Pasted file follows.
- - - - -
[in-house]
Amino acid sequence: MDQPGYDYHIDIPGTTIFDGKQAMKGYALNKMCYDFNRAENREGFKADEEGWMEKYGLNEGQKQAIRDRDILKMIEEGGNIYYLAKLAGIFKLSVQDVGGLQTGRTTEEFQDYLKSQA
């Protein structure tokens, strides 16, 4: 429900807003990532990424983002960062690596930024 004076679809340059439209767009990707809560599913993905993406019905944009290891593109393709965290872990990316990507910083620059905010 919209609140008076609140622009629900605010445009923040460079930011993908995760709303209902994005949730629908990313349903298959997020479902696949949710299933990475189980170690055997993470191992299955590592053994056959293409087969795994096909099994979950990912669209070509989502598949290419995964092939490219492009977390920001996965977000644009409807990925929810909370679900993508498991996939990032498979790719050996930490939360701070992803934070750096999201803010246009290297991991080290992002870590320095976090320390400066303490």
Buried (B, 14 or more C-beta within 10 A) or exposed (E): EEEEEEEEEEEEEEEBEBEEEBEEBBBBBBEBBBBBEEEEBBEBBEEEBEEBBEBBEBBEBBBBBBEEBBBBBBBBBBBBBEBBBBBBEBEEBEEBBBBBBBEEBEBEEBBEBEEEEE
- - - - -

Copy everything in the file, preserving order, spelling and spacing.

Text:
[in-house]
Amino acid sequence: MDQPGYDYHIDIPGTTIFDGKQAMKGYALNKMCYDFNRAENREGFKADEEGWMEKYGLNEGQKQAIRDRDILKMIEEGGNIYYLAKLAGIFKLSVQDVGGLQTGRTTEEFQDYLKSQA
């Protein structure tokens, strides 16, 4: 429900807003990532990424983002960062690596930024 004076679809340059439209767009990707809560599913993905993406019905944009290891593109393709965290872990990316990507910083620059905010 919209609140008076609140622009629900605010445009923040460079930011993908995760709303209902994005949730629908990313349903298959997020479902696949949710299933990475189980170690055997993470191992299955590592053994056959293409087969795994096909099994979950990912669209070509989502598949290419995964092939490219492009977390920001996965977000644009409807990925929810909370679900993508498991996939990032498979790719050996930490939360701070992803934070750096999201803010246009290297991991080290992002870590320095976090320390400066303490």
Buried (B, 14 or more C-beta within 10 A) or exposed (E): EEEEEEEEEEEEEEEBEBEEEBEEBBBBBBEBBBBBEEEEBBEBBEEEBEEBBEBBEBBEBBBBBBEEBBBBBBBBBBBBBEBBBBBBEBEEBEEBBBBBBBEEBEBEEBBEBEEEEE